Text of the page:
Sara’s Blog: Looking back at National Apprenticeship Week 2022 and the lifting of Covid restrictions

All this week we have been busy with our events as part of National Apprenticeship Week 2022, the 15th annual week-long celebration of apprenticeships.

The week brings together businesses and apprentices across the country to shine a light on the positive impact that apprenticeships make on individuals, businesses, and the wider economy.

Businesses of all sizes emerging from the pandemic need a skilled workforce and don’t want to lose out on the next generation. Government is more invested than ever before in apprenticeships and surveys also show that most young people would now consider an apprenticeship.

We have been working alongside Chamber patrons Staffordshire University and scores of local businesses to highlight what a fantastic contribution apprentices can make to a business and how apprentices go on to be our future workforce, management, and leaders.

The theme for National Apprenticeship Week 2022 has been ‘build the future’; reflecting on how apprenticeships can help individuals to develop the skills and knowledge required for a rewarding career, and businesses to develop a talented workforce that is equipped with future-ready skills.

World class apprenticeships, which have fared well overall through the pandemic, are a fantastic tool for levelling up and must underpin opportunities for all. They are available at four levels, starting with intermediate, equivalent to five GCSEs, up to degree level.

The government has pointed the way forward for levelling up opportunities for everyone across the country and apprenticeships and skills training will be vital to that. National Apprenticeship Week is the perfect opportunity to shout from the rooftops about all the incredible opportunities that apprenticeships now provide to get a foot on the careers ladder and progress to the top.

One of the highlights of the week was our open meeting with a panel of professional people who are involved with apprenticeships. The panel consisted of Gareth Higgins MBE – group managing director of KMF Group, Steve Tellwright – HR director of Capula and Katy Chesters – business development manager for apprenticeships employer partnerships at Staffordshire University.

Chamber patrons KMF Group set up their own apprenticeship scheme, with an in-house apprentice school several years ago and it has been recognised both regionally and nationally as an example of best practice.

As well as all the traditional trades, apprenticeships now train tomorrow’s economists, nurses, aerospace engineers, countryside rangers, brewers, laboratory scientists, graphic designers and even archaeologists up to degree level. The possibilities are endless.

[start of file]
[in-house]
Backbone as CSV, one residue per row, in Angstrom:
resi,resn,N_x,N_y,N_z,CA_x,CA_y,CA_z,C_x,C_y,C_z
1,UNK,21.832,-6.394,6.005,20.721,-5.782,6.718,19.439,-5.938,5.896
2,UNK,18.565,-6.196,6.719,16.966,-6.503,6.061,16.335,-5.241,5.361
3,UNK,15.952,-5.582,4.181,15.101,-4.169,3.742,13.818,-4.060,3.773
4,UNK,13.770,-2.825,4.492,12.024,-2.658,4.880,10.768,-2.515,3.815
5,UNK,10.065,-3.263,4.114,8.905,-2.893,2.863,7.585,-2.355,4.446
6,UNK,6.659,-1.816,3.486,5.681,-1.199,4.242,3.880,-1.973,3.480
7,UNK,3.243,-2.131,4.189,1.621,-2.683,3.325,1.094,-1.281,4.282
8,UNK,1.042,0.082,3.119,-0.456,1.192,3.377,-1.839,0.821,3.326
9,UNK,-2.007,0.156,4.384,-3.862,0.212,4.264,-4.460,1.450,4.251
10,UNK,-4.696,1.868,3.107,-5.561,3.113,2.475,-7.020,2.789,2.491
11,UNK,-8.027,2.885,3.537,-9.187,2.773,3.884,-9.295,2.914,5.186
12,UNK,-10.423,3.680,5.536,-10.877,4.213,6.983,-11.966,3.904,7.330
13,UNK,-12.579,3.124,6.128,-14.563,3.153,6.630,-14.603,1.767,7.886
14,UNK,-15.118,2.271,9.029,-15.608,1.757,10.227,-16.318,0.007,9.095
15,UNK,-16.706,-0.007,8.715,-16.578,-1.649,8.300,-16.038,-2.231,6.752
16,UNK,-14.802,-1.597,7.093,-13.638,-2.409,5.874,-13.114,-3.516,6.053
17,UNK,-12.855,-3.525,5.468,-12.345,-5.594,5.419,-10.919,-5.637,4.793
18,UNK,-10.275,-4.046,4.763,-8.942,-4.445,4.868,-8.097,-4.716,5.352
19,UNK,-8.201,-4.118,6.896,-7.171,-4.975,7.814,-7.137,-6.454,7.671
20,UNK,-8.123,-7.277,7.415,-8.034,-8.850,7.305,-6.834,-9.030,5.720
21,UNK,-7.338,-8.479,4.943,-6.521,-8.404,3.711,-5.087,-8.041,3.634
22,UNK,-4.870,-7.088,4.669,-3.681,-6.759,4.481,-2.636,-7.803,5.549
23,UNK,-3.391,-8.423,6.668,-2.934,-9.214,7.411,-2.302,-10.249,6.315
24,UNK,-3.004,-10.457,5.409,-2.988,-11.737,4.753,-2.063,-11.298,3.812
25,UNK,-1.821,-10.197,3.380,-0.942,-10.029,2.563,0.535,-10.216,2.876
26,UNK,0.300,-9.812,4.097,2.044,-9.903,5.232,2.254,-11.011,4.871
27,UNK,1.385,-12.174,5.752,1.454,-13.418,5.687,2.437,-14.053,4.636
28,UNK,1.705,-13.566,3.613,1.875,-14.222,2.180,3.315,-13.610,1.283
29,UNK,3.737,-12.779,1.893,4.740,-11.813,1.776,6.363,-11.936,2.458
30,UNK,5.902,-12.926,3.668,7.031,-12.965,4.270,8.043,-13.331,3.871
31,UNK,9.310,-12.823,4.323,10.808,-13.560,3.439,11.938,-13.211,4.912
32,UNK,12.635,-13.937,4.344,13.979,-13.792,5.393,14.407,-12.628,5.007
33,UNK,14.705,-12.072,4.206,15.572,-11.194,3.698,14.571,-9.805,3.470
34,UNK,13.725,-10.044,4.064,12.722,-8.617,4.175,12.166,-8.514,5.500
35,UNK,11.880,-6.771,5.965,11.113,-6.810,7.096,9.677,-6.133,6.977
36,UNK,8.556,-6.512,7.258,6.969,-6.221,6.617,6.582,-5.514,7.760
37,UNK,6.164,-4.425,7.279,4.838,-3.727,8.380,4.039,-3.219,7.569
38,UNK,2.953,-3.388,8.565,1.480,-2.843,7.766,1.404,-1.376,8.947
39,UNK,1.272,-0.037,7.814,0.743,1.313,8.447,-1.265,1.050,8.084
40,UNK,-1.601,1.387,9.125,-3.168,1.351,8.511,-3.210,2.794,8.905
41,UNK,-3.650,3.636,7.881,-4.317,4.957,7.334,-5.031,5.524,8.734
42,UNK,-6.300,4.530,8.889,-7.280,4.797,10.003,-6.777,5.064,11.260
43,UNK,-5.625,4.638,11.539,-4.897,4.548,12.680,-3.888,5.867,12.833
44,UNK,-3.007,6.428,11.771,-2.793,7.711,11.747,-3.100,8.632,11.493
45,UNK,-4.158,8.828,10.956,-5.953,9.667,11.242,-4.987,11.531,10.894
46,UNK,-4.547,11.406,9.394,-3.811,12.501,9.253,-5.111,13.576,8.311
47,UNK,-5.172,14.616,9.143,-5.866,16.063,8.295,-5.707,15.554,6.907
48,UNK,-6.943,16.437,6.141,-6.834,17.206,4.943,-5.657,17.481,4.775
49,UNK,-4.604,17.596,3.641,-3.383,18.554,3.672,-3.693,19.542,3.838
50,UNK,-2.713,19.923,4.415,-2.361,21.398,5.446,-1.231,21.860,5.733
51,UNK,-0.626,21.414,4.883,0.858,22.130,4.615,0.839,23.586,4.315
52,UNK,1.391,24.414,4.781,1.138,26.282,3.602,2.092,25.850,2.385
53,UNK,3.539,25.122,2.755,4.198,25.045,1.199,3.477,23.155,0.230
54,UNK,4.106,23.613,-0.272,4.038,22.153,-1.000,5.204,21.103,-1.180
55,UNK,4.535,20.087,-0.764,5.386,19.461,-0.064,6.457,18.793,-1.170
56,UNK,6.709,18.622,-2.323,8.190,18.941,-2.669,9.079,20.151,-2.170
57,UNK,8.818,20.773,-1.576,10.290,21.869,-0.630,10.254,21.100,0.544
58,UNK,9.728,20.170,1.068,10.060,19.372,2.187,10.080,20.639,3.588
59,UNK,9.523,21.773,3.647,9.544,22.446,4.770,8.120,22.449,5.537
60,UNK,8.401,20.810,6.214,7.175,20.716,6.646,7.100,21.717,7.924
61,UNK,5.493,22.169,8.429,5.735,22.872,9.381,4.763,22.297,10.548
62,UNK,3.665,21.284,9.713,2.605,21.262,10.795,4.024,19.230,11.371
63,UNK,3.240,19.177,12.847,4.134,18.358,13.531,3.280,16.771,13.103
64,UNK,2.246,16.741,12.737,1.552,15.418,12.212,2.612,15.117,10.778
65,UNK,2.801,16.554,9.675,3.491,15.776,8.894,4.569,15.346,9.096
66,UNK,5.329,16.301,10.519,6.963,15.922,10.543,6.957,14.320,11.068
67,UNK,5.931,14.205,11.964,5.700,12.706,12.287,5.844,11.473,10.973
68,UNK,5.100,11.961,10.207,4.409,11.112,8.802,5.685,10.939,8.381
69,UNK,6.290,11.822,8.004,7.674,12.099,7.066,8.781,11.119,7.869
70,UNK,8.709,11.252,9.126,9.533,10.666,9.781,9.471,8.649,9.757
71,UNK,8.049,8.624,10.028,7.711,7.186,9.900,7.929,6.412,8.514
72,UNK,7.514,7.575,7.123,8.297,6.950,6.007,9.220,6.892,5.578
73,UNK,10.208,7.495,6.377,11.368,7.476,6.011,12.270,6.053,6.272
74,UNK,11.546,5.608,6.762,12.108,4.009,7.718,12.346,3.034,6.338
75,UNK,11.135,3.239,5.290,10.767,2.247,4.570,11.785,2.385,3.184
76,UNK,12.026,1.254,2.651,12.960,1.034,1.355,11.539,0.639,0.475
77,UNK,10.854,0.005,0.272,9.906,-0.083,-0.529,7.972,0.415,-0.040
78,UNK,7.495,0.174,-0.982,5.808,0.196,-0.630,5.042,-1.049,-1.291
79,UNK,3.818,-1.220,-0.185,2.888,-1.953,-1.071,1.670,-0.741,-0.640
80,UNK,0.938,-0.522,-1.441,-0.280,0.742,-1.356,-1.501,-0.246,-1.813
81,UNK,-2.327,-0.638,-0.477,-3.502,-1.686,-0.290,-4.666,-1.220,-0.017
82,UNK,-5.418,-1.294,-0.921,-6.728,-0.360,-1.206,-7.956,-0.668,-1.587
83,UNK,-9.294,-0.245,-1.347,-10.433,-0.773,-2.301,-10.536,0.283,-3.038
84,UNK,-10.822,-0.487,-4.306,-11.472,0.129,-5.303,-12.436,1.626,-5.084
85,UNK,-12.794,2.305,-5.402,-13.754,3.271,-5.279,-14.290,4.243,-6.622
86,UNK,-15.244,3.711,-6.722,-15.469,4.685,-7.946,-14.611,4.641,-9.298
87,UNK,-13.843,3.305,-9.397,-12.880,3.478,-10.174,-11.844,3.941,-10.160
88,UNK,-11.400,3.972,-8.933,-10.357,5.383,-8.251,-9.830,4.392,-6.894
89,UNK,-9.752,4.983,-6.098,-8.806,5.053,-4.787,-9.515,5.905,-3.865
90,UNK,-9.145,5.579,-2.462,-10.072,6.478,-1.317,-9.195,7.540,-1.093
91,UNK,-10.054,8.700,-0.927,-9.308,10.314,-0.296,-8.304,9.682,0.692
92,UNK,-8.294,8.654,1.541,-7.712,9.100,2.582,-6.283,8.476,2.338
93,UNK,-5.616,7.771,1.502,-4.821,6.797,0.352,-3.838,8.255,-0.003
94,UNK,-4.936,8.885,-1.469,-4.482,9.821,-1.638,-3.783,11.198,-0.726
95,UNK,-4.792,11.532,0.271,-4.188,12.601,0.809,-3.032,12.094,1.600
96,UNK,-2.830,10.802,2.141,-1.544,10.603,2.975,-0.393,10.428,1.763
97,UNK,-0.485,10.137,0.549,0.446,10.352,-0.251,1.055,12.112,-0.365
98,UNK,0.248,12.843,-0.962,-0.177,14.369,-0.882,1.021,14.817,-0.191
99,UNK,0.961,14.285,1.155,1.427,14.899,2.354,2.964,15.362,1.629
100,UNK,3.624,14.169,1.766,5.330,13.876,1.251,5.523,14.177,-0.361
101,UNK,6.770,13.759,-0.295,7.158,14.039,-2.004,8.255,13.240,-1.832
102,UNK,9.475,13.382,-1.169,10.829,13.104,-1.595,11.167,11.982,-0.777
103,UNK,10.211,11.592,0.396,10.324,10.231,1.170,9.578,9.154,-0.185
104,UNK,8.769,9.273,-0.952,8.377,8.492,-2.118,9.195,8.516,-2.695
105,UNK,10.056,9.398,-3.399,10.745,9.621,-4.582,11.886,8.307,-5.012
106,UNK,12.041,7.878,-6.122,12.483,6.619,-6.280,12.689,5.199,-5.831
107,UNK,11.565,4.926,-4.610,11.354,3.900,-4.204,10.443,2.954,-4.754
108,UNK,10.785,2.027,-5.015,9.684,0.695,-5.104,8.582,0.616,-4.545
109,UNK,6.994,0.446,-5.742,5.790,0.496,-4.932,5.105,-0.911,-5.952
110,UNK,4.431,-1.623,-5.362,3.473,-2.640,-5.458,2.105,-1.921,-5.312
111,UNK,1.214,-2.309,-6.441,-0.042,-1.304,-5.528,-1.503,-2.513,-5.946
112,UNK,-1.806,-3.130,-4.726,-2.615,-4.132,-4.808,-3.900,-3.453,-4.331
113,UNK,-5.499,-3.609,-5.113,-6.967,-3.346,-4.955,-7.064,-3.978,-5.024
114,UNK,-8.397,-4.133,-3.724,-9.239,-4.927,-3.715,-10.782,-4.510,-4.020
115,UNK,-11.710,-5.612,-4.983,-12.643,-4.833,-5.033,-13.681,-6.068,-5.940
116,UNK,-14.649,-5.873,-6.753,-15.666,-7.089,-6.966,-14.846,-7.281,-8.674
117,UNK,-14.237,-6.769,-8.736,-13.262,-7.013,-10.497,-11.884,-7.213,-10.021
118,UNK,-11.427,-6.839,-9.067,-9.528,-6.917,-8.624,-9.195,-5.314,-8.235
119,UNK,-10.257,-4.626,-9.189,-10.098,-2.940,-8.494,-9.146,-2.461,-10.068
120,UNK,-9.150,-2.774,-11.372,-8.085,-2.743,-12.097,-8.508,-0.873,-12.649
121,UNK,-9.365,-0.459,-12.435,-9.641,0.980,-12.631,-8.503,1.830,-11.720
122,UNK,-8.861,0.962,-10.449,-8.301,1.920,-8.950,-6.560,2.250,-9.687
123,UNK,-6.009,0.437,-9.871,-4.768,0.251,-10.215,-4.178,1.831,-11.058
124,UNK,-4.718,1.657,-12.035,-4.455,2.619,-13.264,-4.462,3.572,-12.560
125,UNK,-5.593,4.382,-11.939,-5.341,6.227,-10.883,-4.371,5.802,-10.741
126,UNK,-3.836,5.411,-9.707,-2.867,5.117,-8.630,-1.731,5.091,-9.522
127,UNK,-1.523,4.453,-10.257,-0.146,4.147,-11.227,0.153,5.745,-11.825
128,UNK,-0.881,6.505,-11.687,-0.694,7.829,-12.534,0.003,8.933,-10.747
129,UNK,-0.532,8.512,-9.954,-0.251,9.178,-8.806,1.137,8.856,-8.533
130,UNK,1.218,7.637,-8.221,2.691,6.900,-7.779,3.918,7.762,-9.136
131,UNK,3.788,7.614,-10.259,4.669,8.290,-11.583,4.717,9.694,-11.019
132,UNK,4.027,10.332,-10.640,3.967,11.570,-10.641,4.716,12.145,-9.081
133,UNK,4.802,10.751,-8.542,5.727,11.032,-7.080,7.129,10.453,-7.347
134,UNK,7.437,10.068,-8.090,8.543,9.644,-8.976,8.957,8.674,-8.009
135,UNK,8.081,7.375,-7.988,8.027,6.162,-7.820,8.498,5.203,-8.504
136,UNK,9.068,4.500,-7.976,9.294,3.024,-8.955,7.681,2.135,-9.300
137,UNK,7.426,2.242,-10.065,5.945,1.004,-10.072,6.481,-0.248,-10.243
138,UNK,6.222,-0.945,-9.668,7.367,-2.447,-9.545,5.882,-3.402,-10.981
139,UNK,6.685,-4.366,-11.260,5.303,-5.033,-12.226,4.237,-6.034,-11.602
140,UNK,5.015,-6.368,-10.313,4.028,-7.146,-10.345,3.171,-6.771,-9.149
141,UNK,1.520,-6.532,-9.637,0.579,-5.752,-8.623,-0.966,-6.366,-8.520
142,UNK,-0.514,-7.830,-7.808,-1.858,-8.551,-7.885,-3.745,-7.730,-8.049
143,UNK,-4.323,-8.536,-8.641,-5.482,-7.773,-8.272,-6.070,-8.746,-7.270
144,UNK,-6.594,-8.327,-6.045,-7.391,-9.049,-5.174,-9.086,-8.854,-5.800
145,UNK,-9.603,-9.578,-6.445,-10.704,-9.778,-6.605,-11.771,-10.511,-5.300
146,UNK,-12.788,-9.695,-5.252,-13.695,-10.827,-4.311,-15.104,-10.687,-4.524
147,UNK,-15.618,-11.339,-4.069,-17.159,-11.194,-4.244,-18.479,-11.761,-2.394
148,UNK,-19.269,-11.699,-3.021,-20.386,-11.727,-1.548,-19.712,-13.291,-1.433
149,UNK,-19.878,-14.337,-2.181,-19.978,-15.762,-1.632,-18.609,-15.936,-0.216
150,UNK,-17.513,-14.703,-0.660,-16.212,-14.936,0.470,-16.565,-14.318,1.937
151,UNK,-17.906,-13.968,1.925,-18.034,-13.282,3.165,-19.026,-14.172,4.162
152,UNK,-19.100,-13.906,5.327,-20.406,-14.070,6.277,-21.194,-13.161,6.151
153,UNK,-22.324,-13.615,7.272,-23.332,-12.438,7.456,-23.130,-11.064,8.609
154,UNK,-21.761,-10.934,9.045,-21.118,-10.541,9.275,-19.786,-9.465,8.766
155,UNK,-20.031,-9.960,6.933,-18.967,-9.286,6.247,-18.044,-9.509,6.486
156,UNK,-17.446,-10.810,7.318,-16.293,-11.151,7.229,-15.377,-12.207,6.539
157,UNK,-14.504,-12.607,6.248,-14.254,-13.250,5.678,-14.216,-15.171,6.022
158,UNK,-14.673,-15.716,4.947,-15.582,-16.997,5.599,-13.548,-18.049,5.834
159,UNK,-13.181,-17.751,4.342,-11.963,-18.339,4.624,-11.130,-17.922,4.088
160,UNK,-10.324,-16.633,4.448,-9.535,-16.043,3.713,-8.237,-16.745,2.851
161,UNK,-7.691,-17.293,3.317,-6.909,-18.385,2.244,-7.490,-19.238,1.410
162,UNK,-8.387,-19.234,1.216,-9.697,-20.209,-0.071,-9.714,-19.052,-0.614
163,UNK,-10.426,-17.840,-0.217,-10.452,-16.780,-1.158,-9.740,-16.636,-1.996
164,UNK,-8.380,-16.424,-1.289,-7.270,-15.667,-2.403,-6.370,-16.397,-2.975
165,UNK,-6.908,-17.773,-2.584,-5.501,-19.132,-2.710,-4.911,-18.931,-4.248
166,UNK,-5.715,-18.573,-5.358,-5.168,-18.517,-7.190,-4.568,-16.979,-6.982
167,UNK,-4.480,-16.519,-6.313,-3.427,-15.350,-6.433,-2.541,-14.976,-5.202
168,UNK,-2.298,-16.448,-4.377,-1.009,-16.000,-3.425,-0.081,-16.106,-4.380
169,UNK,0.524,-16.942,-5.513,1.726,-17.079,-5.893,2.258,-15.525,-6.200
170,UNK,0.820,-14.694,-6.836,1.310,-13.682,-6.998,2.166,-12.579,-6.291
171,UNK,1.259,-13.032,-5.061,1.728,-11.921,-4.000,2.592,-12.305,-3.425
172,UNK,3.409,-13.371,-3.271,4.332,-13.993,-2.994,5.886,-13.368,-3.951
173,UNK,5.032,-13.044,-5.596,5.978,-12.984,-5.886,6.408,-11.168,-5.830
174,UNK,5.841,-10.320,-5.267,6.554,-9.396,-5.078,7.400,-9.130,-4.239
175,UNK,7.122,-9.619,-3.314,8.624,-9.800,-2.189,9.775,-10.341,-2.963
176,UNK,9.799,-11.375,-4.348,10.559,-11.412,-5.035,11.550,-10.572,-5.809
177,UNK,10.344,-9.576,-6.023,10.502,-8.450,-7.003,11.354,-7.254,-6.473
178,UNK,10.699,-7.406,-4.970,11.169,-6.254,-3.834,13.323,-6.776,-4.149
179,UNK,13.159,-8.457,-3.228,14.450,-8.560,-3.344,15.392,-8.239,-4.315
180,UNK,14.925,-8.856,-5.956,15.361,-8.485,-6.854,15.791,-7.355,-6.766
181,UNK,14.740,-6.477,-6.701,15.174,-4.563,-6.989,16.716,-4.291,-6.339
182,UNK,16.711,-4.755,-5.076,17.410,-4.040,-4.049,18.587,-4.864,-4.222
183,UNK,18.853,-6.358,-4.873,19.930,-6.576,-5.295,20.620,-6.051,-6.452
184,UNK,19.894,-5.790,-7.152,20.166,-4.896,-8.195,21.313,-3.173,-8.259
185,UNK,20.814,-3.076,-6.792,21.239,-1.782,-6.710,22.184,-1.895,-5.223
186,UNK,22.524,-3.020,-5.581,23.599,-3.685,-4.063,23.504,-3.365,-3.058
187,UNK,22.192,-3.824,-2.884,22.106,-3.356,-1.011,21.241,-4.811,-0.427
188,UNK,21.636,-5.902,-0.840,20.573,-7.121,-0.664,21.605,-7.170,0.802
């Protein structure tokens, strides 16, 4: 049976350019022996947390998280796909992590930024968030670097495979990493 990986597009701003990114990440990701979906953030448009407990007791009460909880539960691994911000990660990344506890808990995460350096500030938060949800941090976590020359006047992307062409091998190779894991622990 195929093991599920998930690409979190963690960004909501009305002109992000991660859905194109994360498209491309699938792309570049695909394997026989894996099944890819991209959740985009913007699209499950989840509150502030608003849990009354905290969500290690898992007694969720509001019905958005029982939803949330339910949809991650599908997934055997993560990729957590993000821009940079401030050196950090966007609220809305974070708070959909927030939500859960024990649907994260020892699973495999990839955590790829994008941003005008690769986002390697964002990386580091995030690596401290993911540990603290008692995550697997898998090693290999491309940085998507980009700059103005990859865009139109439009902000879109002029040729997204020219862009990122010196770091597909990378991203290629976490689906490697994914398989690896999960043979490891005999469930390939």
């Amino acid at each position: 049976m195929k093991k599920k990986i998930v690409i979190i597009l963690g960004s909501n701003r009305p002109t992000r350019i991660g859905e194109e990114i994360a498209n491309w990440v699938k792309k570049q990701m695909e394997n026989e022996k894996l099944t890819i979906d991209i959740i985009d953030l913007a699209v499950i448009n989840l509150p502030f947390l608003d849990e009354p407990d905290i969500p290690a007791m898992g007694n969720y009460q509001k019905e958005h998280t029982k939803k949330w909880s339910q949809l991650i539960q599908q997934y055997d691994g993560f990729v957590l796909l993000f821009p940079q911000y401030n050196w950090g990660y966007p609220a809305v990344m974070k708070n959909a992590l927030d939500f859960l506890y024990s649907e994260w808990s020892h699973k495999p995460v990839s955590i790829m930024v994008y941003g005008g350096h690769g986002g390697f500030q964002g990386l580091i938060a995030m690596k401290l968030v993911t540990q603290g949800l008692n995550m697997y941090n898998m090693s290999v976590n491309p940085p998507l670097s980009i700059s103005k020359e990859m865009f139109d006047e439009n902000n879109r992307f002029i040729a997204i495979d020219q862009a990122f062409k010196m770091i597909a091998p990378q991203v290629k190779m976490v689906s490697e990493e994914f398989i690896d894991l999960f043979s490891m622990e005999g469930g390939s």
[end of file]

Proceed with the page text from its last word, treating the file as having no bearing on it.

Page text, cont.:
Although many businesses have found it tough, apprenticeship uptake remained strong throughout the Covid-19 pandemic. There was just a 0.3 per cent fall last year and recent figures show they are recovering to pre-Covid levels.

Nationally, vacancies doubled last November compared to the year before, which shows employers are also now working hard to recruit.

Apprenticeships have extremely high satisfaction rates with employers (85 per cent) and they generate a lot of loyalty among the trainees. There are over 640 apprenticeships to choose from covering a massive variety of jobs.

They are also a great tool for young people to get a foot on the employment ladder. Around half of those who started on apprenticeships last year were aged over 25 and nationally the number of economically inactive young people has gone up by over 100,000 since the start of the pandemic.

You can find out more about what apprentices can do for your business at the following links:

Hire an apprentice
Apprenticeship courses – Staffordshire University 
Apprenticeships – Keele University
Find out about Apprenticeships | Buxton & Leek College (
NSCG | Apprenticeships
Apprenticeships – South Staffordshire College (
Apprenticeships at Stoke on Trent College – Stoke-on-Trent College :Stoke-on-Trent College (


The lifting of Covid restrictions
On Wednesday the PM announced that all remaining Covid restrictions, including the legal rule to self-isolate could be lifted a month earlier than planned.
Under the current rules, anyone who tests positive must self-isolate for at least five days.

The current restrictions are due to expire on 24 March, but Mr Johnson told MPs he expected the last domestic rules would end early if the positive trends in the data continued. He said he intended to return after parliamentary recess – which runs from Thursday to 21st February – to outline the government’s strategy for living with Covid.


The trends are positive – hospital cases are continuing to fall, and the huge wave of infections caused by Omicron has not pushed overall deaths above what would normally be seen in winter.


But this decision has still taken most by surprise and with infection levels still high and it’s unclear what this will do to the spread of the virus.


However, not every infected person was self-isolating anyway and in recent months the testing system has only picking up half of all infections – at the peak it was missing around an estimated 200,000 cases a day. In addition, about one in five of those who test positive do not fully adhere to the self-isolation requirements.


We are fast approaching the point where it treats Covid like any other respiratory illness.

The move is also likely to pave the way for the dismantling of the community testing system, with many experts believing tests will soon only be used in settings such as care homes and hospitals – or to deal with major outbreaks.


If you want to talk to us about any business issues, including funding, you can call our switchboard on 01782 202222 or call the Stoke and Staffs Growth Hub Helpline on 0300 111 8002 or email:

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